Just because you sell online doesn't mean you are a business in the eyes of the IRS, as a seller of sports memorabilia discovered. And if your ecommerce business doesn't stand up to IRS scrutiny, it could be costly, especially in light of a change included in the new tax bill which affects sellers for the 2018 tax year.
Tony Nitti's December 9th column
in Forbes focused our attention on the issue. He's a master at making taxes interesting (the Tony Bourdain of taxes), and the cases he described in this piece are eye-opening.
The column referred to a 2014 case that's especially worthy of review in light of the new tax law. The IRS found that a taxpayer (Akey) operated his sports memorabilia business as a hobby rather than a profit-driven business - therefore, could not necessarily expense all of his costs. (Until this year, you could deduct hobby expenses, but only up to the amount of your hobby income.)
How does the IRS determine a "business" is actually a "hobby"?
Nitti listed nine factors. For example, the first factor is, "The manner in which the taxpayer carries on the activity." Nitti's take: "Does the taxpayer complete accurate books? Were records used to improve performance?"
Nitti provided context by comparing the practices of the owner of the sports memorabilia business (Akey) who lost his case to another taxpayer Crile, who was successful in arguing her case in tax court. The comparison is helpful in understanding what the IRS is looking for when determining whether your activities are a business or a hobby - and can help you make changes if needed.
For example, Nitti wrote:
"In Akey, the taxpayer did nothing to acquire expertise in baseball card collecting aside from purchasing price guides, which as the court pointed out, is pretty much the one mandatory acquisition for anyone interested in buying and selling cards, even if it were merely as a hobby. As a result, this purchase did nothing to differentiate his activity as a business.
"While not everyone can achieve the level of success enjoyed by Crile, the taxpayer in Akey could have established that he routinely attended trade shows, conducted sophisticated research, and consulted with industry experts about buying and selling tactics to bolster his argument that his activity was a business."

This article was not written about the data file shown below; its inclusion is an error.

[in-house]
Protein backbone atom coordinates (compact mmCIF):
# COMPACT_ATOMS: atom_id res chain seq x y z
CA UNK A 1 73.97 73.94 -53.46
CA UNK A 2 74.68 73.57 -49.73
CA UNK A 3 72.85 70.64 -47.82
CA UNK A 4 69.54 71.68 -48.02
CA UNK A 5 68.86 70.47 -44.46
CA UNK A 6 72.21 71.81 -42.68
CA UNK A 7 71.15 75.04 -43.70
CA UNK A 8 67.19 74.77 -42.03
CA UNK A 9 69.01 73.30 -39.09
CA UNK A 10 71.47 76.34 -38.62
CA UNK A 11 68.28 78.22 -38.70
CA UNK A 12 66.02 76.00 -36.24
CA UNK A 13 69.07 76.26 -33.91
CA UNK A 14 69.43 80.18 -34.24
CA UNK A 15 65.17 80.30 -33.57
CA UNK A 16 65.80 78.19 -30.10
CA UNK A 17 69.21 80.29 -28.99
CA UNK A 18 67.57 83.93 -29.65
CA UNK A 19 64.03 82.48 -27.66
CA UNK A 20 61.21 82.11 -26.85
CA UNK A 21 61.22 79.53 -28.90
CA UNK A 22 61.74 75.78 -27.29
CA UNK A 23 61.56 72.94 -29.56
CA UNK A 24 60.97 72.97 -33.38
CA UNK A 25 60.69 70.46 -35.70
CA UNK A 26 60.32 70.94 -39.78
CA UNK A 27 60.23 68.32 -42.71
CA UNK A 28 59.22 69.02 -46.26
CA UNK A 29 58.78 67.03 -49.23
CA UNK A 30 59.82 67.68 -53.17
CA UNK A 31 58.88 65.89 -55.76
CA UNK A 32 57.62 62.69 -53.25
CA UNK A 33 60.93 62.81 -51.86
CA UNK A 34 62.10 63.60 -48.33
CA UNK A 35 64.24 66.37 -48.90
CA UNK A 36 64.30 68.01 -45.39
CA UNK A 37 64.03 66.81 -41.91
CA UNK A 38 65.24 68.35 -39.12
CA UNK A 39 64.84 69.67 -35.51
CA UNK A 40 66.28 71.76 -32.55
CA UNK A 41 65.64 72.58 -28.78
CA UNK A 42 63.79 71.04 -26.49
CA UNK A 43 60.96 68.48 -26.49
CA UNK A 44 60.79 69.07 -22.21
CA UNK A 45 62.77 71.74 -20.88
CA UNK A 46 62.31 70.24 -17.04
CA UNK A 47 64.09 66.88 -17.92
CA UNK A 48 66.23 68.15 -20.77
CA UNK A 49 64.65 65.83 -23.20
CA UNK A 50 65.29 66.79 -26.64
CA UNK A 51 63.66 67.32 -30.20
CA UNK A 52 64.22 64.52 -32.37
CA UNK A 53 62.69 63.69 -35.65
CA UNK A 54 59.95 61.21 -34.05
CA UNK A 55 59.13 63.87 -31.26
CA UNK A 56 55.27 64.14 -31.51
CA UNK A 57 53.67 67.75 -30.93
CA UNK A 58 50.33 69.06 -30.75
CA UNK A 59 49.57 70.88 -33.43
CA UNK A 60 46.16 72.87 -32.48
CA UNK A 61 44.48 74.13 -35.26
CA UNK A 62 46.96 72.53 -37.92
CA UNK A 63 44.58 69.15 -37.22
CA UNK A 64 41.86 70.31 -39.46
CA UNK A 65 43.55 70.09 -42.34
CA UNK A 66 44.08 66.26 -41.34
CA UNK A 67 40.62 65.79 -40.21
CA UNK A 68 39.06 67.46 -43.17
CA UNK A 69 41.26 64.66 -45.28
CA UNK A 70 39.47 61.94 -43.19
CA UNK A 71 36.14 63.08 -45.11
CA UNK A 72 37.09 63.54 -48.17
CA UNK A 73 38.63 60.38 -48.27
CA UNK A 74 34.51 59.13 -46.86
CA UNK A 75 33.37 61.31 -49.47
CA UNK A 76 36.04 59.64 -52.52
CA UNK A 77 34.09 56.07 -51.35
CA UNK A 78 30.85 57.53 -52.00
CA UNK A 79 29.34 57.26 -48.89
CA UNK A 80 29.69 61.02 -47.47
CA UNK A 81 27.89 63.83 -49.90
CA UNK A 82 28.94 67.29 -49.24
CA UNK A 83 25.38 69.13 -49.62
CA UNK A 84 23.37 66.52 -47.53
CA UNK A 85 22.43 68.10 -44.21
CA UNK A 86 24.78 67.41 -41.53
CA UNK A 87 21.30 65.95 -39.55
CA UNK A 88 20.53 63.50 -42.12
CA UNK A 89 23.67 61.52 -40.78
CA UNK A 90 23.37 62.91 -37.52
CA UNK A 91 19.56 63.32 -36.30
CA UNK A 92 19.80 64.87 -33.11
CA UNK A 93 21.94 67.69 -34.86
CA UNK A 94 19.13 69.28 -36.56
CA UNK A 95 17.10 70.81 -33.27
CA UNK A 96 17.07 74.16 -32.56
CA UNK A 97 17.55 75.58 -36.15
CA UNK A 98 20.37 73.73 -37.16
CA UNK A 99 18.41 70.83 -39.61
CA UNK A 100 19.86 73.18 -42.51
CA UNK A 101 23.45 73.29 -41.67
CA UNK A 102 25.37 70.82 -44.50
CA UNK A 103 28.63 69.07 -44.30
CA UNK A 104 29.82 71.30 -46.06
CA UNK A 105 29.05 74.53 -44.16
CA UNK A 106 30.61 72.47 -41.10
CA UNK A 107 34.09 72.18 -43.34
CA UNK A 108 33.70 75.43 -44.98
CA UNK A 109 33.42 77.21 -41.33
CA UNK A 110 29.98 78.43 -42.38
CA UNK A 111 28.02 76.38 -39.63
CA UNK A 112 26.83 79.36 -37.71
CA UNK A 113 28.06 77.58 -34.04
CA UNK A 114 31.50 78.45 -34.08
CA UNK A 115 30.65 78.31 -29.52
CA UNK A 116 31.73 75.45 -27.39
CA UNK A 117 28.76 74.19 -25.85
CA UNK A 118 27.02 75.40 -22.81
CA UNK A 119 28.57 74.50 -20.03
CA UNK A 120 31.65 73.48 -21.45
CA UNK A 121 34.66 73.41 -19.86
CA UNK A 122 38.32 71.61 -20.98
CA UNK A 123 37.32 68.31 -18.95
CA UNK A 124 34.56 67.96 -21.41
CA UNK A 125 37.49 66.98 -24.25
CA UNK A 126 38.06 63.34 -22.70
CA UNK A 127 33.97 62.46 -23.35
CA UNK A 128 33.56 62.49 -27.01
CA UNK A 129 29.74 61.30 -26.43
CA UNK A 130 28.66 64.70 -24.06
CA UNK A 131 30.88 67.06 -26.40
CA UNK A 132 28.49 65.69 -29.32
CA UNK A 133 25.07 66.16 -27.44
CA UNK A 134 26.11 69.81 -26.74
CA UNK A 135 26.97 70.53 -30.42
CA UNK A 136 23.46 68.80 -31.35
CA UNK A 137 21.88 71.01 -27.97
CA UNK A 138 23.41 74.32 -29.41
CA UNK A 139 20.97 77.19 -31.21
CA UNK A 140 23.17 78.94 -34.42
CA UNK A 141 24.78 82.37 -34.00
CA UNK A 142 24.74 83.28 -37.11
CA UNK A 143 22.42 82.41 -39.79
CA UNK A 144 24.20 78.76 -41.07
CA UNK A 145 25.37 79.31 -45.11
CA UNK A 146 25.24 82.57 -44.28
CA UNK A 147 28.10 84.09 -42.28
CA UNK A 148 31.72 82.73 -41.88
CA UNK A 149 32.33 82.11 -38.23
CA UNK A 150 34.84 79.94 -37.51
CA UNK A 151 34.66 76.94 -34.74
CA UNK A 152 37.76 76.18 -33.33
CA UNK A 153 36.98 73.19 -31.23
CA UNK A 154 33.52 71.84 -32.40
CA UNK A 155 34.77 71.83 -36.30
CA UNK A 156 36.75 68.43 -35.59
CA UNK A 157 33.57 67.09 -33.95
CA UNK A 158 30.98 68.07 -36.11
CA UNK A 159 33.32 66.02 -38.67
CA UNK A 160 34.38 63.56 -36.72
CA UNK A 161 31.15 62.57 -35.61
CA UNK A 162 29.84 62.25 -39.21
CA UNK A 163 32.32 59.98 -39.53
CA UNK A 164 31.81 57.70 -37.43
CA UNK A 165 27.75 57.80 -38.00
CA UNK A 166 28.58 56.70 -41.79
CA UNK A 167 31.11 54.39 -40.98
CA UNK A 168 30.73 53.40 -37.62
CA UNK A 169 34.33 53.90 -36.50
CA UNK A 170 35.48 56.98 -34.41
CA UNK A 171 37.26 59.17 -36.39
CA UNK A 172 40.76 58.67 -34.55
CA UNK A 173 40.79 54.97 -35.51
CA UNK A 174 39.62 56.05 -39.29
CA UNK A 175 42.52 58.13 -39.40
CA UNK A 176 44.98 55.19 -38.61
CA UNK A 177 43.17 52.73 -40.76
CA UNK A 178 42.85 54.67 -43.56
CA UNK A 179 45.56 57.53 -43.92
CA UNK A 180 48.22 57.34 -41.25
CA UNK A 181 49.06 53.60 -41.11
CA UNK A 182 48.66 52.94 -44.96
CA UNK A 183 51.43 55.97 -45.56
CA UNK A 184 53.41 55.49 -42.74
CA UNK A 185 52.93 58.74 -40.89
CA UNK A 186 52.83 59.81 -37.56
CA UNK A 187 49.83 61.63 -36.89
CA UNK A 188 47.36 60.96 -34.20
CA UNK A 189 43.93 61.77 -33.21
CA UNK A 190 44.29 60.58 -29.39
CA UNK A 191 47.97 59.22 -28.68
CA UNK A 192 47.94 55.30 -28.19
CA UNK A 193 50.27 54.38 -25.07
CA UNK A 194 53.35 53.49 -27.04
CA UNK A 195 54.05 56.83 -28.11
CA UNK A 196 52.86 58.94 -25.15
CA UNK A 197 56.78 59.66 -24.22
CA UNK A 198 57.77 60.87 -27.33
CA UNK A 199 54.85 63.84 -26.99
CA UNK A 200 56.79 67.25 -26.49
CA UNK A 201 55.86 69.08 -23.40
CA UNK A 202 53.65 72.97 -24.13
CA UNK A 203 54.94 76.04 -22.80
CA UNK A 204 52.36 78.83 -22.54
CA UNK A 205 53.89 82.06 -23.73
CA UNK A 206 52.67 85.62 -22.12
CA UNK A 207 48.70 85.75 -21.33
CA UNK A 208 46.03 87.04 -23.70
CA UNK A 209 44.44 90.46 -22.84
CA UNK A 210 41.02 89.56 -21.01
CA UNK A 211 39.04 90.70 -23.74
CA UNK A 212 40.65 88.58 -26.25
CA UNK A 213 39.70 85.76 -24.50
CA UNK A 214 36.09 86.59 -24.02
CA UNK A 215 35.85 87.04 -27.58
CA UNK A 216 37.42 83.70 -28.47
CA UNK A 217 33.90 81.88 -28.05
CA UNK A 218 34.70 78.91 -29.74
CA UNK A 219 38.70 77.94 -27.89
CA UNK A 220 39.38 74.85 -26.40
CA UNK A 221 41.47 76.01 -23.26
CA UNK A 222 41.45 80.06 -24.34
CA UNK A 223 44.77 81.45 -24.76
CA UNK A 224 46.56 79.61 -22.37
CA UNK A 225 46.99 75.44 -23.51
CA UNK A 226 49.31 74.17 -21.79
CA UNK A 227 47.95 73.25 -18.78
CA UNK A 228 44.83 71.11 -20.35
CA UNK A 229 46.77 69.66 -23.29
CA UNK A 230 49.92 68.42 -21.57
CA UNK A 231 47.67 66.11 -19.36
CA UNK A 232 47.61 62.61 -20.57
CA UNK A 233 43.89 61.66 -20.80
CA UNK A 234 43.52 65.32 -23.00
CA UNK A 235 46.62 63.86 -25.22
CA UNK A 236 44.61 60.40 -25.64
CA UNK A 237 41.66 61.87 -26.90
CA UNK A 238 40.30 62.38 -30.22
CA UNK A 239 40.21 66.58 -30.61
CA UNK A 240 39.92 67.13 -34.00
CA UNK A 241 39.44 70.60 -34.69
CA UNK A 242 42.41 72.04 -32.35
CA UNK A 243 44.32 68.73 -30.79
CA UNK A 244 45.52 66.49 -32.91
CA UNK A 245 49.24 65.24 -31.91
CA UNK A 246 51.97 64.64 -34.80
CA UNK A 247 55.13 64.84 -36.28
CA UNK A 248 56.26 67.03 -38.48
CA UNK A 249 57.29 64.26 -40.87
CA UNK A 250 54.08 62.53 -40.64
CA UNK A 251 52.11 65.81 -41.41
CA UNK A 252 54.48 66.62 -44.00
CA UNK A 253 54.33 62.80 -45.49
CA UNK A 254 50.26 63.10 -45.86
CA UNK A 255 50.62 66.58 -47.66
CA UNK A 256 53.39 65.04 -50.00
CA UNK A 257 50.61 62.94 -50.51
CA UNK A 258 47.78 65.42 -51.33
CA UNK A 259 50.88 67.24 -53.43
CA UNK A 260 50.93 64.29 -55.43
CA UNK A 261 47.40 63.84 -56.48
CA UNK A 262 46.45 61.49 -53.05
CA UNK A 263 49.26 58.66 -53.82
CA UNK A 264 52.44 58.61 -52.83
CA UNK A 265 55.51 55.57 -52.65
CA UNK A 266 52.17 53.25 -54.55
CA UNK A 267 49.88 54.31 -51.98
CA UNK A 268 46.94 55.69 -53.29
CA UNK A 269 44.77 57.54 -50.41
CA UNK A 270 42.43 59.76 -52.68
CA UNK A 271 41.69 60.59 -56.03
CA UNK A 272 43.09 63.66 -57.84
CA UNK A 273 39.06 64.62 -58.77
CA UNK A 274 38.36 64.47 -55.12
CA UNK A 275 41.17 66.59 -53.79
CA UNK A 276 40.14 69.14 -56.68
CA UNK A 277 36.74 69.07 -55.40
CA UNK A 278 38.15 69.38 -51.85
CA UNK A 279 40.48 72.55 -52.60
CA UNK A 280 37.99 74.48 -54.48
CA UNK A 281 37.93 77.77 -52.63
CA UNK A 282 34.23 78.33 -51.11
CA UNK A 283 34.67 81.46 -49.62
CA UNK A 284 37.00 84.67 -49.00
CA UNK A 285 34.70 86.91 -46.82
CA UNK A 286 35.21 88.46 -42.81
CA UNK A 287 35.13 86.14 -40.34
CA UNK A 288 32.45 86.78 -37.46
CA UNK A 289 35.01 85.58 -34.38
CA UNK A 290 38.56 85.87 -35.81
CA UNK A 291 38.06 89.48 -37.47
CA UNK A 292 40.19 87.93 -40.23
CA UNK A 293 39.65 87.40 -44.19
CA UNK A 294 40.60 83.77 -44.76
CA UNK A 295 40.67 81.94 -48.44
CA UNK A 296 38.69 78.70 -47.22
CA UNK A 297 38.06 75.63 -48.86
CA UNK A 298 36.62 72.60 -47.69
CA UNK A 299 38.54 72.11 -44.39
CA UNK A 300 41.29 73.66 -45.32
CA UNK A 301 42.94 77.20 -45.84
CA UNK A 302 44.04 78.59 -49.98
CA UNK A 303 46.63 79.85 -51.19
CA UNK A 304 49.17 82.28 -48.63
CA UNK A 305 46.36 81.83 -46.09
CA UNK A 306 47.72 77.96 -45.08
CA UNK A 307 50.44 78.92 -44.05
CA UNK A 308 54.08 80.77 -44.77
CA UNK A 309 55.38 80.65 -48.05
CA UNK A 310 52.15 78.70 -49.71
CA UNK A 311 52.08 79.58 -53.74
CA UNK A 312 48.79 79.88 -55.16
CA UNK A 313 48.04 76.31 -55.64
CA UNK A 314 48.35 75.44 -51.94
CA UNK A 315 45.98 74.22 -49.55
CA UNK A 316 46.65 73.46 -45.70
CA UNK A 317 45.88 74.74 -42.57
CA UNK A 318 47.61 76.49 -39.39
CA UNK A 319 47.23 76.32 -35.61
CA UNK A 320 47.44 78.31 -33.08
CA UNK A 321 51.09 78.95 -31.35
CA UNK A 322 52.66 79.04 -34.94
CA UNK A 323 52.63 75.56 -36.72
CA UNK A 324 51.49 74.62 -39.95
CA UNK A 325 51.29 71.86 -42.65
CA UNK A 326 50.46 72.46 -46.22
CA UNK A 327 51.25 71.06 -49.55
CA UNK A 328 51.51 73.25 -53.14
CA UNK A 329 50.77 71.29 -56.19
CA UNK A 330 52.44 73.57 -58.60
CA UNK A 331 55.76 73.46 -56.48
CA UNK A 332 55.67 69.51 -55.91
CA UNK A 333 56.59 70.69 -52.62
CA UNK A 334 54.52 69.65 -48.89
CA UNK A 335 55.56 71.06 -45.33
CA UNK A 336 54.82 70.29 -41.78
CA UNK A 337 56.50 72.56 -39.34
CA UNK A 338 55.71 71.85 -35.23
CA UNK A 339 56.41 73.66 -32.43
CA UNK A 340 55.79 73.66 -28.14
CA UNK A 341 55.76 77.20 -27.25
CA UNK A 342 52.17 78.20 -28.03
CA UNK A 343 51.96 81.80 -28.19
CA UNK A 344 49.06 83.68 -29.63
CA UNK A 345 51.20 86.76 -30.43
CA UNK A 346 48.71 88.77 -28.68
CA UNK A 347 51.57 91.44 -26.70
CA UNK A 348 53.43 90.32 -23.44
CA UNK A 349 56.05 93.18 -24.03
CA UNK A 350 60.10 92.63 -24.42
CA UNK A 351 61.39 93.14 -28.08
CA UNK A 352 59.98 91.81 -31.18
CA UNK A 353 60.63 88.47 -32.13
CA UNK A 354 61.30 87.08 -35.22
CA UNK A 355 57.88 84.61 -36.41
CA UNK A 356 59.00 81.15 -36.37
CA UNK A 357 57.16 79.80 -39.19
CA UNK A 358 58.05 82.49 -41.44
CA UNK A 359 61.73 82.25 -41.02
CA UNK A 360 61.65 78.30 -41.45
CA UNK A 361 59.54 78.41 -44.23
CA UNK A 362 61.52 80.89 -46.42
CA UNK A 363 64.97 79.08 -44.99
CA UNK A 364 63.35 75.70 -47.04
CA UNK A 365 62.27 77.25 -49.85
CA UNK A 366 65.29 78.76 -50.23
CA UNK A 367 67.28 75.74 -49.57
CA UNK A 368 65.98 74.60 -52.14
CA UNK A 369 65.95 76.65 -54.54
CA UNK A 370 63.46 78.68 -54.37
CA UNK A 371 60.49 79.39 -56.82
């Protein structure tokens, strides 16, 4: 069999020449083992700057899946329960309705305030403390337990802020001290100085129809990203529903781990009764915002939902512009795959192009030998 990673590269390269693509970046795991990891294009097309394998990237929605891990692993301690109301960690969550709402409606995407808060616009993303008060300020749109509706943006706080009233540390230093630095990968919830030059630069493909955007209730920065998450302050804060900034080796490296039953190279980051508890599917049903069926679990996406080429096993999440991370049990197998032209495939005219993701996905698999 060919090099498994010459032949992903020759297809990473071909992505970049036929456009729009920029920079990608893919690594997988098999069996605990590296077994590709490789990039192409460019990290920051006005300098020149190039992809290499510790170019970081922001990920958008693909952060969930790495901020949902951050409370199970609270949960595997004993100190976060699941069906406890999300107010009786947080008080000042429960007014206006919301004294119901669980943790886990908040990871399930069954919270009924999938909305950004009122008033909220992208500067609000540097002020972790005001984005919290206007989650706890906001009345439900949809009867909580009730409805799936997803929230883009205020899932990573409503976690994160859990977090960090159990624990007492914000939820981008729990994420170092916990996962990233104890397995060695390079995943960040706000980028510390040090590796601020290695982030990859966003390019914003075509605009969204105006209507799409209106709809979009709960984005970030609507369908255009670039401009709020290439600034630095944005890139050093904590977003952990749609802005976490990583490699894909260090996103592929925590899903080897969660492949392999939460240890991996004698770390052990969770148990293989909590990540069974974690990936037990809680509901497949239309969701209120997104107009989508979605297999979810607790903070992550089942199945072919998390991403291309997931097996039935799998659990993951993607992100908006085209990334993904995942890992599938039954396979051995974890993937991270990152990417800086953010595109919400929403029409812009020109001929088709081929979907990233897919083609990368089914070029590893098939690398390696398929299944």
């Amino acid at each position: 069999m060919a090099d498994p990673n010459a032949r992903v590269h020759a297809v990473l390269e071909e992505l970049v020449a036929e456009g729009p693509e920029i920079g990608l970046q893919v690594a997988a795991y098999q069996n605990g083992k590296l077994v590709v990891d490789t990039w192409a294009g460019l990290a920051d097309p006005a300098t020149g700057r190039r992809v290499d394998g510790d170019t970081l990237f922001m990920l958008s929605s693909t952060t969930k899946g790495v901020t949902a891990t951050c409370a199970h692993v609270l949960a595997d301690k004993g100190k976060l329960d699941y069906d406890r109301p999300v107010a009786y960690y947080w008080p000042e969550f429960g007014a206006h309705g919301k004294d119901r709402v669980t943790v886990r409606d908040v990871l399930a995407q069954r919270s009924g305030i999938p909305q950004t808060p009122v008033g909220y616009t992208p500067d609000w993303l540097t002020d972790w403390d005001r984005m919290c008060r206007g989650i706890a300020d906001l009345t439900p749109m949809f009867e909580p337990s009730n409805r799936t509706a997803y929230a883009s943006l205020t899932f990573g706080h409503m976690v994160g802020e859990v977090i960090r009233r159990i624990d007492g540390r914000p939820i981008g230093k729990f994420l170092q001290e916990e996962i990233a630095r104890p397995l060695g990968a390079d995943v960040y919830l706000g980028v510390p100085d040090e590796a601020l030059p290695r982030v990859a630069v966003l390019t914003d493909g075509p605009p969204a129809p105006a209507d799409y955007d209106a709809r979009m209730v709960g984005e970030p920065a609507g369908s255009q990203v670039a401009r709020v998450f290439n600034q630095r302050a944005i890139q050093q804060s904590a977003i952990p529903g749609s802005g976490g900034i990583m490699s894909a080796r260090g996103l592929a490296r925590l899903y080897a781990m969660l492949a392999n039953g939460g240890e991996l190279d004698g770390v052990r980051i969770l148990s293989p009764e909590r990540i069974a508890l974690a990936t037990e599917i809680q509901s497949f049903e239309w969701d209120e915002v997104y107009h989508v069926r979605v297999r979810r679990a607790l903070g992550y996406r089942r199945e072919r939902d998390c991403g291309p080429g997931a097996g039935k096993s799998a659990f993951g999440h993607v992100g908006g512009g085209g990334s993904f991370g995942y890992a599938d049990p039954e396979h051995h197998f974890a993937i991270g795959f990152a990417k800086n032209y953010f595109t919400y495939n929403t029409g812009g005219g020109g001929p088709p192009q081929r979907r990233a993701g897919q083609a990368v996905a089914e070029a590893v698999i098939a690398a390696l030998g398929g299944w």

Nitti writes about other cases, one in which the ninth factor played a role: "Does the activity lack elements of personal pleasure or recreation?" Yes, the IRS actually takes into consideration whether a taxpayer enjoys what they're doing to help determine if they run a business or a hobby!
So where does the new Tax Cuts and Jobs Act come into play?
Nitti explains that the ramifications of being categorized as a hobby are severe, summing up: "from 2017 on, if you're conducting a hobby, and not a business, you have to include all of the income, but can't deduct any of the expenses. Ouch."
In this MarketWatch article
titled, "You can't deduct hobby-related expenses under the new tax law - but don't give up hope," the author expresses a similar reaction: "So under the new law, you cannot deduct any hobby-related expenses, but you still must report 100% of any revenue from the hobby activity as income and pay tax on it. Yikes!"
The author went on to say that he expects IRS auditors to focus even more attention on individuals with money-losing sideline activities.
It's absolutely imperative that you conduct your activity in a businesslike manner, Nitti says - and it's not enough to simply keep a Quickbooks account. He ends his column with some concrete advice.
Our advice: add this article
to your list of end-of-year tax planning activities.